Vandalism is generally defined within the law as the defacement of property by way of any inscribed material, which also includes. In addition, there are also different types of vandalism described by the law. With this type of offence, the elements that determine the type of offence are described within the penal code, which sets out the various offences within the law of a state. When legislators laid down the law, they saw fit to identify certain circumstances in which these offenses, when committed, would occupy a sub-category of its own, due to the seriousness of the consequences of such an act.
Generally speaking, acts of vandalism are divided into three main classes or categories. These categories are defined by the degree of damage done to the property in question. If the cost of the damage is less than $250, the charge is usually for an infraction. If the cost of the damage is less than $400, then the charge is usually for a misdemeanor. If the cost of the damage is $400 or more, then the charge is usually for a felony.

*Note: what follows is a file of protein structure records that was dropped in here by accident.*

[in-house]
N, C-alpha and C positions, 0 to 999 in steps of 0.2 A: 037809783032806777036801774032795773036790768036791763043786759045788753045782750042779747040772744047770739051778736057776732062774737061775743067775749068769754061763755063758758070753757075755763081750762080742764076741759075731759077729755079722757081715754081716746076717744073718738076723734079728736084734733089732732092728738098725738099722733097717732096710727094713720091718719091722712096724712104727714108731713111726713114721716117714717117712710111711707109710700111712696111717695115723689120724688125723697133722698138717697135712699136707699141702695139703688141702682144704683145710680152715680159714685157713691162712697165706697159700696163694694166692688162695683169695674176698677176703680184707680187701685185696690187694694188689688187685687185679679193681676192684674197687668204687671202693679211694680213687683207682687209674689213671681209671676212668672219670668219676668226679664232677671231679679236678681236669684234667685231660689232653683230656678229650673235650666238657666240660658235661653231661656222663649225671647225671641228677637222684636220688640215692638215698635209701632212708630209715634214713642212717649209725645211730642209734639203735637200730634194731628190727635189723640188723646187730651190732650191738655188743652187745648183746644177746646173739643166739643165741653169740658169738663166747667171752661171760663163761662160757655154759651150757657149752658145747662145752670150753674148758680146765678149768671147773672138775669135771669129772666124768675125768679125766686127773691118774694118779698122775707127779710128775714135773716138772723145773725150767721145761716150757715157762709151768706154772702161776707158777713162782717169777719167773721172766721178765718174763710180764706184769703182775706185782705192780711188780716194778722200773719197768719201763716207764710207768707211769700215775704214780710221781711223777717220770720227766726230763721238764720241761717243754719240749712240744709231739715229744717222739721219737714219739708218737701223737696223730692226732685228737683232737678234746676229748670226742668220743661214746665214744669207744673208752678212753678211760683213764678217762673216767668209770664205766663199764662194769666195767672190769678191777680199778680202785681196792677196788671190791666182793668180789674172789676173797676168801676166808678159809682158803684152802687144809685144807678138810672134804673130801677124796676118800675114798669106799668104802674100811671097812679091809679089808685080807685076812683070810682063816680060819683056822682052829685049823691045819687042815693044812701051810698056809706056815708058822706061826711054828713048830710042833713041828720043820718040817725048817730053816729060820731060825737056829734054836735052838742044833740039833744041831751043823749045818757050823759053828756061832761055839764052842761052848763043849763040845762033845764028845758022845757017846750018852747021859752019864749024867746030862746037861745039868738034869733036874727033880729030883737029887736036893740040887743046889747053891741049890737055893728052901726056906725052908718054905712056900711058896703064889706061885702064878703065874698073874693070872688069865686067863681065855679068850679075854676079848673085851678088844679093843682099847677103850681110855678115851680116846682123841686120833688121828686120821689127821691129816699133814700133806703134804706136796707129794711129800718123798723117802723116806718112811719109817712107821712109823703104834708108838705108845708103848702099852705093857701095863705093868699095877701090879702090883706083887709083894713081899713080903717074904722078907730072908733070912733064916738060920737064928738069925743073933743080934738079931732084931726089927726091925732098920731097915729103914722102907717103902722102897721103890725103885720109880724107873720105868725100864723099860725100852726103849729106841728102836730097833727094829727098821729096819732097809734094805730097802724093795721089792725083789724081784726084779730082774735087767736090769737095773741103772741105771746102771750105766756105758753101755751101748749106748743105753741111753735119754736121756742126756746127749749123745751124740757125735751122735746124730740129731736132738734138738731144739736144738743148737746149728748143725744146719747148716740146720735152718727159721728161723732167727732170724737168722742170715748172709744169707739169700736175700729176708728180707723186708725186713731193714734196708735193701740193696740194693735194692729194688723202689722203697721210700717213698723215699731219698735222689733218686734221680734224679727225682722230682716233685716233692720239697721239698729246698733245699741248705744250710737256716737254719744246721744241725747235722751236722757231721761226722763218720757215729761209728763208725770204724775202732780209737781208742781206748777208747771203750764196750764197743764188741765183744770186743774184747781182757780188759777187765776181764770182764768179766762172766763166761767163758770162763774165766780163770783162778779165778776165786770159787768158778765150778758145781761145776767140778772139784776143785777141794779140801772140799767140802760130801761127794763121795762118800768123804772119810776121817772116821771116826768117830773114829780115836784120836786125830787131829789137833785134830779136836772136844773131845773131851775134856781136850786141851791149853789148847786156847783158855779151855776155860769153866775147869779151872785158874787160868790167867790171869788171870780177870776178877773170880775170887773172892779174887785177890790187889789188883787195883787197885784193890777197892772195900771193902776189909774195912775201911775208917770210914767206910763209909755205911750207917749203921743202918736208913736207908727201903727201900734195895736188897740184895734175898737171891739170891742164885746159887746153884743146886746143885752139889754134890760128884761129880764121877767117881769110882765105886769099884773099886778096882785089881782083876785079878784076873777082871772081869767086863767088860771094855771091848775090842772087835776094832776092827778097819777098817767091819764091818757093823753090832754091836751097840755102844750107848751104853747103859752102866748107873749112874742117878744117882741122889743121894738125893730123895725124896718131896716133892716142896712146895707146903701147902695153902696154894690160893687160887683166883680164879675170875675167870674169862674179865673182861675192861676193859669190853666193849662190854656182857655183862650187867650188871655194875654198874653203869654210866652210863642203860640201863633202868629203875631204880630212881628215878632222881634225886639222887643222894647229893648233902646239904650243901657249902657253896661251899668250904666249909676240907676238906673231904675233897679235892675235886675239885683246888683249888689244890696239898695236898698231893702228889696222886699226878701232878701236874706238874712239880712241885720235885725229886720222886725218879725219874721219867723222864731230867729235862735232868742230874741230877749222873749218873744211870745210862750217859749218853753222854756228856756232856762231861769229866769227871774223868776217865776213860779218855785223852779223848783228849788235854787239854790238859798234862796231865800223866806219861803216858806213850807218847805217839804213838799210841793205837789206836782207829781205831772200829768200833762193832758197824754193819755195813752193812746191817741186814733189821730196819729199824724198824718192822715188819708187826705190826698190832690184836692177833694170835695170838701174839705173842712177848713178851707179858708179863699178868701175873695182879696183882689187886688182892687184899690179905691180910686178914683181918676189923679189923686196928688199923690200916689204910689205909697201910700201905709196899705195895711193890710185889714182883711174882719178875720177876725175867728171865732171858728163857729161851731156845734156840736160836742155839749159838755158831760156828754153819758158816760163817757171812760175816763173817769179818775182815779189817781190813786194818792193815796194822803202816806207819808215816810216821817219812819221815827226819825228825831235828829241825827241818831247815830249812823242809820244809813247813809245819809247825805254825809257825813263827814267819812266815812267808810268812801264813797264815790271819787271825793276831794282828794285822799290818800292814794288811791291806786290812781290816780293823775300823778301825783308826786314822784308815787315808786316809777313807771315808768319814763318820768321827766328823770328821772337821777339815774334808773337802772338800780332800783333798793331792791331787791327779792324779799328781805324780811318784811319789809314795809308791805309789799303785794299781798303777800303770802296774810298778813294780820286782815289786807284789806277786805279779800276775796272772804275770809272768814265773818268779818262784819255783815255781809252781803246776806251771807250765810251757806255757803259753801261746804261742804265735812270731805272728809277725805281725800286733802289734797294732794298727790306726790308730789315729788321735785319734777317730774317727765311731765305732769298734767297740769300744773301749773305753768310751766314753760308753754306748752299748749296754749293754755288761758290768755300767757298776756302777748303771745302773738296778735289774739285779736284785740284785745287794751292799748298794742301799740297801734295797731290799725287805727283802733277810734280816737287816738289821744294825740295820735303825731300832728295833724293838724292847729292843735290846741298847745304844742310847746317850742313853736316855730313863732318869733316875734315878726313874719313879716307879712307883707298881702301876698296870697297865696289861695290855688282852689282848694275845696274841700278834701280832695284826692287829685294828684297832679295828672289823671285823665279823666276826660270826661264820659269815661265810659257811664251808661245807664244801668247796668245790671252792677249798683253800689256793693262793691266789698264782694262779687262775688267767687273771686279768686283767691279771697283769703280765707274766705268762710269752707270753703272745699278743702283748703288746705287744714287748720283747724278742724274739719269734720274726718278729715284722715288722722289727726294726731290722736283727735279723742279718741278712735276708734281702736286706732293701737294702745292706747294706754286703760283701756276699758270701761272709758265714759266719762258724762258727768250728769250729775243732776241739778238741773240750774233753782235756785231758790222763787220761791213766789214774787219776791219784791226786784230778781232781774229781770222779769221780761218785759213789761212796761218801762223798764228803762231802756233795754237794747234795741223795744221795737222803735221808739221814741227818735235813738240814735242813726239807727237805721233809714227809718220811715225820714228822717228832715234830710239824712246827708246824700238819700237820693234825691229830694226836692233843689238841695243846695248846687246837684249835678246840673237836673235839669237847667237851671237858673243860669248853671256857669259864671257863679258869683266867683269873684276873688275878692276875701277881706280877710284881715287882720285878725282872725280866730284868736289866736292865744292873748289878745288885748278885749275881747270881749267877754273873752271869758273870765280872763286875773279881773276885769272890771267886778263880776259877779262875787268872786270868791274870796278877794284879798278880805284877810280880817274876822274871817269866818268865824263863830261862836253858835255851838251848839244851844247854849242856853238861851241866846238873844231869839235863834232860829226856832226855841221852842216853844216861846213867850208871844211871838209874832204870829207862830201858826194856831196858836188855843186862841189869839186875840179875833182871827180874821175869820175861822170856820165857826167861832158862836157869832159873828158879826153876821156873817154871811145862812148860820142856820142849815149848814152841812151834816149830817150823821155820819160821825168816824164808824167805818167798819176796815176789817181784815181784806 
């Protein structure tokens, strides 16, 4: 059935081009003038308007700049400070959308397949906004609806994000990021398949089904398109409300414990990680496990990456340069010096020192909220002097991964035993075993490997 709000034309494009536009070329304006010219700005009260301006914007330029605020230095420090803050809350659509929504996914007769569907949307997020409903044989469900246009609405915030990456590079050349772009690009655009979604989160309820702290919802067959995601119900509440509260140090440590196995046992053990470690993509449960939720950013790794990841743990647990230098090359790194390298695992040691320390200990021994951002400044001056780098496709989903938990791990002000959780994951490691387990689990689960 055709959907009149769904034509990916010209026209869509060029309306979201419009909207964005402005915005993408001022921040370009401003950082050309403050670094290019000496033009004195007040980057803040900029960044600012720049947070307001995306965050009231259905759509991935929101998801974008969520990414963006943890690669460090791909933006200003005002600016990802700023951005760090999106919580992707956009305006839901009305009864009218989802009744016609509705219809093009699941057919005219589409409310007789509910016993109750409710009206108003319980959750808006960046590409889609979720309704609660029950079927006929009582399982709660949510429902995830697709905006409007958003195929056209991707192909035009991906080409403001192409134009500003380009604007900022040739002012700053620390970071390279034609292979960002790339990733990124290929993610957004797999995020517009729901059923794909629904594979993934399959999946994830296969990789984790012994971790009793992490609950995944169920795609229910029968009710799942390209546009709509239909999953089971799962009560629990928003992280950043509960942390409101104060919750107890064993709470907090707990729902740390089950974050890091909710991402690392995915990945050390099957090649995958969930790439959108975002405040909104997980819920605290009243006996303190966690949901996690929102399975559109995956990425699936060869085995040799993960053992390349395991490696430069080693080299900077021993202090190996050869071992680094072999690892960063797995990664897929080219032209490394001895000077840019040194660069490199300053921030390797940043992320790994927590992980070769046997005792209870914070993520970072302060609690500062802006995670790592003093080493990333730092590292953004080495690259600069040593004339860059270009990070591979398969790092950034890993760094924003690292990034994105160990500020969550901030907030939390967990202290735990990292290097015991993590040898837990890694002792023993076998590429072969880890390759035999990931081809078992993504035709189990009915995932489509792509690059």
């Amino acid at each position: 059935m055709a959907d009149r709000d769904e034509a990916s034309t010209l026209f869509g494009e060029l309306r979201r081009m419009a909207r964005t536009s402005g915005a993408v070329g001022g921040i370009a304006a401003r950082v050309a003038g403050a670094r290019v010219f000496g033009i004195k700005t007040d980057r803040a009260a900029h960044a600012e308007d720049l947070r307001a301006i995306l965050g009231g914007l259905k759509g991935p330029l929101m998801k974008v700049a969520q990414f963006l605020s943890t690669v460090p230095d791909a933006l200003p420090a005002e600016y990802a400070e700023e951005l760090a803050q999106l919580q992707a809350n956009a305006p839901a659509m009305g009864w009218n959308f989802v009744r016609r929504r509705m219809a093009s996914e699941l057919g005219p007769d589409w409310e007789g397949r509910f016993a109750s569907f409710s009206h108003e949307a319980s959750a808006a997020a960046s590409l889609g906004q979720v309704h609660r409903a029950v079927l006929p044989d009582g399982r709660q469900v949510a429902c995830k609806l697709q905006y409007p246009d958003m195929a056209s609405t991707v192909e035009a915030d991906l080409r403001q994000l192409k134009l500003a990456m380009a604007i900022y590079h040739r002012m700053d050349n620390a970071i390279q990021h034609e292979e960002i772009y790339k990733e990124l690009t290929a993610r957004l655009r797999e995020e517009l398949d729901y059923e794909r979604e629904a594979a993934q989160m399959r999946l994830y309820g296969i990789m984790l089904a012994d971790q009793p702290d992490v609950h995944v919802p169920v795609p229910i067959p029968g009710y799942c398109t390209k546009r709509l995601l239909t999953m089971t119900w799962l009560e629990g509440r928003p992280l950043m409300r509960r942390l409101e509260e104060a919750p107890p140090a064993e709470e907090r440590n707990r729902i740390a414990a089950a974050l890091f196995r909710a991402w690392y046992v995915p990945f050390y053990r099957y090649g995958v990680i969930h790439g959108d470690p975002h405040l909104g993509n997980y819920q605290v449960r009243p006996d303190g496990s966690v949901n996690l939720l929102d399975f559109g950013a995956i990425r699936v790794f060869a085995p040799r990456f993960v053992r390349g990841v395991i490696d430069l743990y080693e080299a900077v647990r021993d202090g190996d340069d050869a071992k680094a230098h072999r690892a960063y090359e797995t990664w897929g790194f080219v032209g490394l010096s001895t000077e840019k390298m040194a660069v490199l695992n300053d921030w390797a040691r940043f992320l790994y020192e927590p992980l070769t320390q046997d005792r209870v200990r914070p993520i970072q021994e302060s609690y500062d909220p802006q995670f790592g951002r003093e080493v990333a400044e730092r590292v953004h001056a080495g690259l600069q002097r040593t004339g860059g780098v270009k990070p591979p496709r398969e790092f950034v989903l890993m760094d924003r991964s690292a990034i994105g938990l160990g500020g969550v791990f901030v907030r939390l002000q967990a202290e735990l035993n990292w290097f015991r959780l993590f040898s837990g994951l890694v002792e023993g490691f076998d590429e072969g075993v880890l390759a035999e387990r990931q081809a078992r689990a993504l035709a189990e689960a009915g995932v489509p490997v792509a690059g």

Highway And Freeways
Any acts of vandalism that are committed on or near highways or freeways are misdemeanors, regardless of the cost of the damage caused. A conviction under this particular sub-section of the law carries a maximum penalty of six months in a county jail for a first offence and a year for the second and subsequent offences. A maximum fine of $1,000 may also be imposed for acts on or near a highway, and a maximum fine of $5,000 for acts on or near a freeway.
Places Of Worship
The act of vandalizing a church, temple or some other place of worship, could incur either a felony charge or a misdemeanor charge. A misdemeanor charge in a place of worship would subject you to a penalty of a year in a county jail along with a fine of up to $1,000. A felony charge in a place of worship carries a penalty of one year in a county jail or 2 to 3 years in a state prison in addition to a fine of up to $10,000.
This category offence involves the use of any other noxious or caustic chemical or substance such as butyric acid. A misdemeanor involving the use of such a substance carries a maximum penalty of 6 months in a county jail while a felony carries a maximum penalty of 16 months or two or three years in a state prison.